Solicitor agrees to leave profession over multiple AML failures

AML: Multiple failures

A solicitor who failed in his “basic duties” around anti-money laundering has been fined £2,000 – rather than up to £50,000 his misconduct deserved – because he has agreed to leave the profession.

The Solicitors Regulation Authority (SRA) said Malcolm Christopher Grumbridge had been “reckless” in his disregard for his obligations, but there was “no evidence of harm to consumers or third parties”.

The SRA said that, as an experienced conveyancer, he should have “completed all of the necessary checks required” and put in place a firm-wide risk assessment.

“He recognises that despite his health issues and the stressful environment of running his own practice, he failed in his basic duties regarding Money Laundering Regulations and general regulatory compliance, which caused further breaches in a number of transactions as identified during the SRA’s inspection.”

Mr Grumbridge qualified in 1978. A former partner at City firm Lewis Silkin, he is often described in the media as an “associate” of the family of Robert Maxwell.

In a regulatory settlement agreement, the SRA said Mr Grumbridge’s misconduct was assessed as deserving a fine of between £25,000 and £50,000.

However, “on the basis of the mitigation offered, and the undertaking provided by Mr Grumbridge to remove his name from the roll of solicitors and not seek to reapply”, a fine of £2,000 was appropriate – anything more and the SRA would have had to refer him to a disciplinary tribunal.

“This also reflects and takes into consideration the admissions made by Mr Grumbridge at an early stage, his ill health and his co-operation with the SRA’s investigation.”

The solicitor ran MC Grumbridge in West London, which it closed down in September 2018.

The regulator said its books of account had not been “accurately maintained”, inter-client loans had been made without proper written authority and there were cash withdrawals from client account in favour of Mr Grumbridge.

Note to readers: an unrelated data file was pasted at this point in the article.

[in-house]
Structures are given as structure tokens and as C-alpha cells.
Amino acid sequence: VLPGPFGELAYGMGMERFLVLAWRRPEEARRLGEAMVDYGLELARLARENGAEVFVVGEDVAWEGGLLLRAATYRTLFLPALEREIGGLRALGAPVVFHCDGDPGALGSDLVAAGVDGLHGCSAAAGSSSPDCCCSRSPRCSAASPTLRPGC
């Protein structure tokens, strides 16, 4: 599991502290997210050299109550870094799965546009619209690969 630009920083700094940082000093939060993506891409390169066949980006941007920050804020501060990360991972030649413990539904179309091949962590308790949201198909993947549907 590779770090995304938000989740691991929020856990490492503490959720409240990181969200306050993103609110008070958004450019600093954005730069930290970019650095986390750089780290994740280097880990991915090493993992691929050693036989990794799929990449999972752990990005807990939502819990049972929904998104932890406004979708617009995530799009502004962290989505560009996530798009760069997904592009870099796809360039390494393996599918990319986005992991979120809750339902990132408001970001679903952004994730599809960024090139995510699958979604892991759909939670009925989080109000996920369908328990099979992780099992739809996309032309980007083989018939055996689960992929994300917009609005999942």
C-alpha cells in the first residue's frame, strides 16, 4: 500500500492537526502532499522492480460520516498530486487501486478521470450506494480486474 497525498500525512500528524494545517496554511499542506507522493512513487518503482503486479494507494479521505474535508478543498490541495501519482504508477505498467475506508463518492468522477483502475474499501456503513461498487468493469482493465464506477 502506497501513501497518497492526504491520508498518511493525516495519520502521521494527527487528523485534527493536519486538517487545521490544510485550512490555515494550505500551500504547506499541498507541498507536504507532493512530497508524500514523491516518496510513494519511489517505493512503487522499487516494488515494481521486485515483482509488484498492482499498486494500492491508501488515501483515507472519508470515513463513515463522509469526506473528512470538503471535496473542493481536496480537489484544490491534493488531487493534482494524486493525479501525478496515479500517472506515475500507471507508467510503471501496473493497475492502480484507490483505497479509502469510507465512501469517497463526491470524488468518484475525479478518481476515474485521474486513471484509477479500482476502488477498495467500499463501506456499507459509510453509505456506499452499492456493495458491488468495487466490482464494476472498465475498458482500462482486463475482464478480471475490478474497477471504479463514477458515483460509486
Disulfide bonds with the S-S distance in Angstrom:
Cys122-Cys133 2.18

Payments were received into client account without an underlying legal transaction and a cash gift from a client was transferred to the solicitor’s personal bank account “via the firm’s US dollar client account and then the firm’s sterling client account” without the client being advised to obtain independent legal advice.

No policies, controls and procedures had been put in place to guard against the risk of money laundering, as required by the Money Laundering Regulations 2017 and 2007.

The SRA said that from 2007 to 2017 there was a failure to apply customer due diligence to all clients involved in five transactions and a failure to conduct “ongoing monitoring of a business relationship” by scrutinising transactions and source of funds in compliance with the regulations.

“There was a failure from 26 June 2017 onwards to conduct any or any adequate due diligence and/or enhanced due diligence on all clients, all parties to the transactions and/or on any unrelated third parties making payments into the client account.”

Several files contained no documentary evidence that Mr Grumbridge had considered the risks of conflicts of interest, even when he was “acting for two brothers simultaneously, with one file and one client ledger, and in another, he represented a company of which he was a co-director”.

The SRA said the sole practitioner submitted returns to the HMRC containing “incorrect information”, stating that a company of which Mr Grumbridge was the director was a dormant company, “whereas client ledgers indicated that the company was active during that specific period”.

Mr Grumbridge was ordered to pay costs of £1,350.

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